Prime Minister Dr. Keith Mitchell, addressing the Paris 21 annual board meeting that ended here on Thursday, said once implemented, the plan will result in strengthening of national statistical systems, promoting careers in statistics, and revolutionizing statistical processes through ICT.
Mitchell, who has lead responsibility for Information, Communication and Technology (ICT) within the 15-member CARICOM grouping, said the plan is important as the Caribbean seeks to deliver on sustainable development goals and national strategic plans.
“This is also a model that can be replicated by all SIDS. The issue of capacity development of SIDS must be a collaborative effort with our developmental partners for there to be sustainability in our initiatives.
Although our governments have an important role to play in the development of statistics and in allocating more resources to this cause, CARICOM alone will not be able to implement the action plan,” Mitchell said.
“This is why, on behalf of all SIDS, I want to solicit greater support from developmental partners, especially as we are required to make huge investments into the development of statistics in order to advance the 2030 development agenda,” he added.
Mitchell, who was recently appointed as Chairman of the United Nations Small Island Developing States (SIDS), said statistics has become an indispensable tool in the democratic process of countries, in all facets of society and in the development of sectors and industry in the economy.
“Because of the increasing use of statistics in many areas of our lives, it has become very desirable to understand and practise statistical thinking. It is about improving the lives of people. Statistics creates transparency, as citizens are able to examine the decisions made by the government and local authorities by ensuring accountability.”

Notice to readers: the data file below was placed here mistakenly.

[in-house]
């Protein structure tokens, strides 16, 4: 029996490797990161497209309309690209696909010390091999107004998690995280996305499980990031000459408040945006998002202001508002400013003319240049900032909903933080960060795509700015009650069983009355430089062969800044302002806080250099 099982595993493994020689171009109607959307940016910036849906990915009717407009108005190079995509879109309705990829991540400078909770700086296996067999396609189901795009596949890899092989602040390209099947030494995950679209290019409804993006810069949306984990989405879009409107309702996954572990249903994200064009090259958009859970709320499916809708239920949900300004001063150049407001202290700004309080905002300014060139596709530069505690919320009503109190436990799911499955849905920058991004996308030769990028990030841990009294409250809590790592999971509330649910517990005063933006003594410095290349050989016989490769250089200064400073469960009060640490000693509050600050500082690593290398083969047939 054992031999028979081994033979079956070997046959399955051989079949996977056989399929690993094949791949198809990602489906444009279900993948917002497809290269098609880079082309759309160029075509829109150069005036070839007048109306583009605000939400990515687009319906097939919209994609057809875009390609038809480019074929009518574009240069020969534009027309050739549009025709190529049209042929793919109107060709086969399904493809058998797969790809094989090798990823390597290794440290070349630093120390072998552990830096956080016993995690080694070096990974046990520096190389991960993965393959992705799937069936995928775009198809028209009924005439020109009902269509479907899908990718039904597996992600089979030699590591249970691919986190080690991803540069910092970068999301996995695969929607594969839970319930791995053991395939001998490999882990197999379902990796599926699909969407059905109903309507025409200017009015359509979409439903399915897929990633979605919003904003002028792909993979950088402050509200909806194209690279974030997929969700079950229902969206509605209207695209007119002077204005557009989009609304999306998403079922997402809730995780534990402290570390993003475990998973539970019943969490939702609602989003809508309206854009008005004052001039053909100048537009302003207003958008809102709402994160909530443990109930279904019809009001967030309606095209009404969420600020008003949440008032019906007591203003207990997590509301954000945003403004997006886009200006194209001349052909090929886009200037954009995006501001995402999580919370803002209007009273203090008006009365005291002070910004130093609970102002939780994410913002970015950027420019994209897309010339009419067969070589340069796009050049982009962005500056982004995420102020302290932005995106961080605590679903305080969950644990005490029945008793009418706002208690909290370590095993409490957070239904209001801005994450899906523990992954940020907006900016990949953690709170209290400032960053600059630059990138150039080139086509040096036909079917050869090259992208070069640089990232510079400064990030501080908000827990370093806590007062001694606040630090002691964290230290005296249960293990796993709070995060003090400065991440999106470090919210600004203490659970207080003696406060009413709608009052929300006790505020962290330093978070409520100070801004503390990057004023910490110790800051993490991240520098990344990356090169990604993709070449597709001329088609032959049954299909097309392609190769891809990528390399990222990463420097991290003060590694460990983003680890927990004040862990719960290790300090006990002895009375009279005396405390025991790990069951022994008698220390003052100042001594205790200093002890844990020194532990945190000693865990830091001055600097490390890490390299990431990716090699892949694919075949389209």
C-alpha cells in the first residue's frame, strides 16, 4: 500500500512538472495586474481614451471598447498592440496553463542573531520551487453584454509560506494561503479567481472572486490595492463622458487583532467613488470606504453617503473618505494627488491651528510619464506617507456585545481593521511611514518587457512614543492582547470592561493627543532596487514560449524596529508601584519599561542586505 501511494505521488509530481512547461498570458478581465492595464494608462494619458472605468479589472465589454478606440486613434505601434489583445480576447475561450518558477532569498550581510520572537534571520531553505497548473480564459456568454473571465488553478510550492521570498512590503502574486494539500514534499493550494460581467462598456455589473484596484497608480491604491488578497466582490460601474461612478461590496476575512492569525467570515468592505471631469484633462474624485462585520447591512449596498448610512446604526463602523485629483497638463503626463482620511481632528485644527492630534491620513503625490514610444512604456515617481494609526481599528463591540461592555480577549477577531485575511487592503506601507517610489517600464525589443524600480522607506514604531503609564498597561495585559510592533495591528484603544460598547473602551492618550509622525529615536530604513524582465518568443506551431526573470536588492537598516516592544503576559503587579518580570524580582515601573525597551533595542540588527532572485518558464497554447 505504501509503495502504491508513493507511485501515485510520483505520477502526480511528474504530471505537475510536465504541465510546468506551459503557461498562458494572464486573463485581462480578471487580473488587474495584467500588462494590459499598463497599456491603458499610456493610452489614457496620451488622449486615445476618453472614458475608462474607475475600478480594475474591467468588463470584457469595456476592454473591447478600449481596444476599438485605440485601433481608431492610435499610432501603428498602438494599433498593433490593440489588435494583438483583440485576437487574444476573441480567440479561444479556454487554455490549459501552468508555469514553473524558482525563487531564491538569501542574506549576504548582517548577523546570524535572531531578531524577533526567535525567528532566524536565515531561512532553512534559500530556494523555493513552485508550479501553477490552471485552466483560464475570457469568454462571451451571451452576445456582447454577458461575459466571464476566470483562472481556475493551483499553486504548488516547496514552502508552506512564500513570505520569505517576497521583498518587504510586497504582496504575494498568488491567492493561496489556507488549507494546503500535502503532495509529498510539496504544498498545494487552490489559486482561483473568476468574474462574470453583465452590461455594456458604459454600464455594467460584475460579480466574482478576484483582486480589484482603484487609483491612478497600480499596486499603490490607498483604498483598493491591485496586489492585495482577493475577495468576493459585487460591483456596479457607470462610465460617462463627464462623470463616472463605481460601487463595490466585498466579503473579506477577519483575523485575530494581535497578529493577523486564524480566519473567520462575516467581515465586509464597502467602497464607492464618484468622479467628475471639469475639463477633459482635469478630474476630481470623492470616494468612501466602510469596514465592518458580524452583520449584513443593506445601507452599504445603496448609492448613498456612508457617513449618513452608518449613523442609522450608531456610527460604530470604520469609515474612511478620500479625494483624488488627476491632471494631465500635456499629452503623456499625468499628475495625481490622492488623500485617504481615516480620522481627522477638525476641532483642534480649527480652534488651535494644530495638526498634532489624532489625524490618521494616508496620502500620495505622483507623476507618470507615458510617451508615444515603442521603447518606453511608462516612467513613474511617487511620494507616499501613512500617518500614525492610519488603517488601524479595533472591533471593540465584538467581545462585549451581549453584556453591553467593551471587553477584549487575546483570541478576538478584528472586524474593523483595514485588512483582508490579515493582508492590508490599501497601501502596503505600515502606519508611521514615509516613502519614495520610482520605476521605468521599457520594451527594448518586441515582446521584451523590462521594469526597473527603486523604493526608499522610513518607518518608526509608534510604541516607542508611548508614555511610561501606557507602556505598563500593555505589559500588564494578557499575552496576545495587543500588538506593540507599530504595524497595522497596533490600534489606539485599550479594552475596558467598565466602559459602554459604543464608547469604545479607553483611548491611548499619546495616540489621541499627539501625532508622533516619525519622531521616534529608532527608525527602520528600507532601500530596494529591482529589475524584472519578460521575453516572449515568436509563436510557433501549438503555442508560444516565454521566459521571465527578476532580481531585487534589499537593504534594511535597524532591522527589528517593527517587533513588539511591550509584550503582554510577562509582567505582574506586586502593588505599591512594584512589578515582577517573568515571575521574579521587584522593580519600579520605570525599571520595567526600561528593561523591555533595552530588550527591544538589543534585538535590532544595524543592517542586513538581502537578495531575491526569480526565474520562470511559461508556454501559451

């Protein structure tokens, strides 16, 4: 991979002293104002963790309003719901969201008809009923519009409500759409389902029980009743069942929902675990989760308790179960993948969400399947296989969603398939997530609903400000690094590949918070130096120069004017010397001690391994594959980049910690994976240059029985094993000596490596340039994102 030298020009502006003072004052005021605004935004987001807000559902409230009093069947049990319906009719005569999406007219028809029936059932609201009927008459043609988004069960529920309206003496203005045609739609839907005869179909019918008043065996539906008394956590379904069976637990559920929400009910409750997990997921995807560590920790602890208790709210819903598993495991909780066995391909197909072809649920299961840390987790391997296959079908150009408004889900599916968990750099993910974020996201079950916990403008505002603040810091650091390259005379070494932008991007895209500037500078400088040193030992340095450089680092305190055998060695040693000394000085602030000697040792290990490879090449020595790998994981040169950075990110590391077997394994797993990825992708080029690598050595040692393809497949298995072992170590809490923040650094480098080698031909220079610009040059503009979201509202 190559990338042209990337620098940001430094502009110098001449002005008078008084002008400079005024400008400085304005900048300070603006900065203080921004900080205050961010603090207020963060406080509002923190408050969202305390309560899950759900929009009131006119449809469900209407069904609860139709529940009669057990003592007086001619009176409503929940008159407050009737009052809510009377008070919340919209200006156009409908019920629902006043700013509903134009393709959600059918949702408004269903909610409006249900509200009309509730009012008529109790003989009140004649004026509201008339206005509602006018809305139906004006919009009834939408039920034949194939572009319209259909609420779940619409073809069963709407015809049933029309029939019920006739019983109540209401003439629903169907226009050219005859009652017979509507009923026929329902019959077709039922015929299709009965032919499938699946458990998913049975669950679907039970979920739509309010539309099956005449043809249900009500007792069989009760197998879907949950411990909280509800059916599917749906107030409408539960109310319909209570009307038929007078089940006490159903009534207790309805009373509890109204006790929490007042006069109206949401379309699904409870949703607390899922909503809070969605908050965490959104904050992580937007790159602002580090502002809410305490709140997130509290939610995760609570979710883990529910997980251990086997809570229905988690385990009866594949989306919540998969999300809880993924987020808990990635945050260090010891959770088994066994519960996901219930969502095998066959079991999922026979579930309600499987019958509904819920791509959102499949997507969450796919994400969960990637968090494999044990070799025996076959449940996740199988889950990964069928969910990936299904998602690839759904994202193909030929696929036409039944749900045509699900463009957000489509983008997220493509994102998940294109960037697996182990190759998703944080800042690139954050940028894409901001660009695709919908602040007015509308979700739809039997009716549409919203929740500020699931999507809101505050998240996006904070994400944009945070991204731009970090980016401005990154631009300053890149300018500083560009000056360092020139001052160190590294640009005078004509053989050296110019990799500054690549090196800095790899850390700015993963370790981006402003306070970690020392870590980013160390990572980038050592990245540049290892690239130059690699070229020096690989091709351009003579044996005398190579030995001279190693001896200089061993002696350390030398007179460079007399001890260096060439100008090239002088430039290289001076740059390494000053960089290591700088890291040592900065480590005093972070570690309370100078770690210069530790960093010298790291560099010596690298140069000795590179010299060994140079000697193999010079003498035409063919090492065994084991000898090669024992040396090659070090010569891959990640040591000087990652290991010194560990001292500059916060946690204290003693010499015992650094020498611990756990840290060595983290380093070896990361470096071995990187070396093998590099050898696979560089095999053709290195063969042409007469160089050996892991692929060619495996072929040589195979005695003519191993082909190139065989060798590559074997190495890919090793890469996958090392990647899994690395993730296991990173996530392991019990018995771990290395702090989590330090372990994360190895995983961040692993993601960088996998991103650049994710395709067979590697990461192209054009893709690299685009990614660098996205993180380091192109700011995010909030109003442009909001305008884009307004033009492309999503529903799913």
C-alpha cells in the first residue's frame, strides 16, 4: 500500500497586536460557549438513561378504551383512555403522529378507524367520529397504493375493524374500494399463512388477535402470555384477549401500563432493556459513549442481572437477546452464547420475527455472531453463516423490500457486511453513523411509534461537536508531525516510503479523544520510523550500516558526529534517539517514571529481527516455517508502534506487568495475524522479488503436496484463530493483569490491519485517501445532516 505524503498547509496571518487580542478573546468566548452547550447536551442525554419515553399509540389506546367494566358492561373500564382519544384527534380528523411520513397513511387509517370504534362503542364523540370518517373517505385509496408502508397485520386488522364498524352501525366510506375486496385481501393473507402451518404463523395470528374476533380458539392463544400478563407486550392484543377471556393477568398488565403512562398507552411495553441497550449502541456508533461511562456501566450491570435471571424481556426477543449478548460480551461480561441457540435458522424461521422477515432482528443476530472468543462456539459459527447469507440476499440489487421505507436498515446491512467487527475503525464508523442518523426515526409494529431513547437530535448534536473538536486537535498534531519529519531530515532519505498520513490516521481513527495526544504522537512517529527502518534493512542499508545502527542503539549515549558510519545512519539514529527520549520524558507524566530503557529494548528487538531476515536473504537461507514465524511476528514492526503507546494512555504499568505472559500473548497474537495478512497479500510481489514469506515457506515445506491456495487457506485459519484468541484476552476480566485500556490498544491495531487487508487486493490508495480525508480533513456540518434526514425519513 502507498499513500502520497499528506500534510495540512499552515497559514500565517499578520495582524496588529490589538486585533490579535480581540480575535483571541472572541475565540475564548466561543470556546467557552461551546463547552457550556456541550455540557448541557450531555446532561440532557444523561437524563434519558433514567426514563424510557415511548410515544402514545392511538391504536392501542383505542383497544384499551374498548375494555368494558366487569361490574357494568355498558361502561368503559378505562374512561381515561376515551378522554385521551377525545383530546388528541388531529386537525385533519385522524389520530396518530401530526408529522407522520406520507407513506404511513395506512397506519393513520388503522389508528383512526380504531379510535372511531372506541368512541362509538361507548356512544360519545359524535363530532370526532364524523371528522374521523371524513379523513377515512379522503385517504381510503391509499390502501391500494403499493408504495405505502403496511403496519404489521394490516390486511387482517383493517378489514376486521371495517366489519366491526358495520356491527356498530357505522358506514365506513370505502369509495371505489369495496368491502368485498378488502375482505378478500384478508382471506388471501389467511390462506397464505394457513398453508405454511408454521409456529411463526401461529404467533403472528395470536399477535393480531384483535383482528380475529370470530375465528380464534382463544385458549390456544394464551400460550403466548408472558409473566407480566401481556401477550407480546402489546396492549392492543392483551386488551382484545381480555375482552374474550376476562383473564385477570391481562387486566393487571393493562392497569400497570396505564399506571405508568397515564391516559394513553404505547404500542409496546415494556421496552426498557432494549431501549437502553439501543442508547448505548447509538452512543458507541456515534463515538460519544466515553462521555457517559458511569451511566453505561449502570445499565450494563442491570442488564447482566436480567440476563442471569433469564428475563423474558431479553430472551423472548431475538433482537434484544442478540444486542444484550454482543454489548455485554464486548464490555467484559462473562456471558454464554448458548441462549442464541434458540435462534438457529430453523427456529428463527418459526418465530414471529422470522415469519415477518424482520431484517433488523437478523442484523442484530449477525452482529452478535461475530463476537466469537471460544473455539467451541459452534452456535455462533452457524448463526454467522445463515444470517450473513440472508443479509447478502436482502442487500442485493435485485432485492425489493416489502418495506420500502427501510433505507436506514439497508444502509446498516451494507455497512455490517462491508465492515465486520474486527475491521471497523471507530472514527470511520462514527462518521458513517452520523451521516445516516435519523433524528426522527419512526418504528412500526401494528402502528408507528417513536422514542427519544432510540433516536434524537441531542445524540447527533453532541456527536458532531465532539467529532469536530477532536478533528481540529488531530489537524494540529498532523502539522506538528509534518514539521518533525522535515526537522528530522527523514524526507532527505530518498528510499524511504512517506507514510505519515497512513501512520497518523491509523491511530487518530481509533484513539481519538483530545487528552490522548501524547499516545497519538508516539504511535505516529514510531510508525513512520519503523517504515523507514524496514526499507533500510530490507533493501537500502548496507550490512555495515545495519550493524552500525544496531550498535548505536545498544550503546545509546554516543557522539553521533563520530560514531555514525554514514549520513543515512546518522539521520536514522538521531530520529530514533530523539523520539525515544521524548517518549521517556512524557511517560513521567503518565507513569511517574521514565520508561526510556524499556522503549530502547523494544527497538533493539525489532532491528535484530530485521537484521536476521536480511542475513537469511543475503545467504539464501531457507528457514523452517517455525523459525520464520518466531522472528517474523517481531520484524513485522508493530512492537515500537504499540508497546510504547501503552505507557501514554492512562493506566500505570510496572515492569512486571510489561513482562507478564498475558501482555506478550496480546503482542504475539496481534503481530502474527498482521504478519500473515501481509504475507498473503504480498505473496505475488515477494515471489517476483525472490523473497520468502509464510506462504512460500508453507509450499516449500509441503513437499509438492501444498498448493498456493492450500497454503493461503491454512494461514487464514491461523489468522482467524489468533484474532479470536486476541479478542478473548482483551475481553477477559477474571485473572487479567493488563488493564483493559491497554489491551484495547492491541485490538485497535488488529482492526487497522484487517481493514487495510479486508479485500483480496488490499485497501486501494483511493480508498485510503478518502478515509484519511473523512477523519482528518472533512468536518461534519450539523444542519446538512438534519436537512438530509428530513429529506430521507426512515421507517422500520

He said Small Island Developing States, like Grenada, are all characterised similarly by their small size, remoteness from large markets, narrow resource and export base, and exposure to global environmental challenges and external economic shocks as a result of the impact of climate change.
“As they journey towards the path of economic recovery and sustainable development, these SIDS are faced with challenges of slow and volatile economic growth coupled with high unemployment, low exports and weak public finances. This is accentuated with vulnerability to natural disasters, the effects of climate change and rising sea level.”
He said the main challenge for developing countries is being able to optimally utilise scarce resources to provide a better life for all.
He said Grenada is now in the process of designing a National Strategic Development Plan which will be aligned with the SDGS and will incorporate some of the recommendations of the SAMOA Pathway and is being augmented by the Strategic Plan for CARICOM which provides a major overarching context for CARICOM SIDS.
He said some of the main issues to be addressed by Grenada’s National Development Plan include fiscal, external sustainability, investment facilitation and economic diversification as well as reducing poverty and unemployment, education and human resource development.
Mitchell acknowledged that the Samoa Pathway and the 2030 Sustainable Development Agenda provide and challenge to SIDS.
“Although this challenge is seemingly ambitious and may appear unattainable, it still presents a wonderful opportunity for change, especially for SIDS. We need to put forward our best efforts in trying to achieve the targets set out by the SDG’s.
“The SDGs are ambitious, not just to achieve, but to measure. For small countries, there is a dire need to expand the range and types of data being measured to accommodate the monitoring demands of this framework. Measuring change in the SDGs requires even more and better data systems,” he added.
The Paris 21 Board meets once a year to discuss issues relating to the development and use of statistics generally and to review work programs
- Countries: Grenada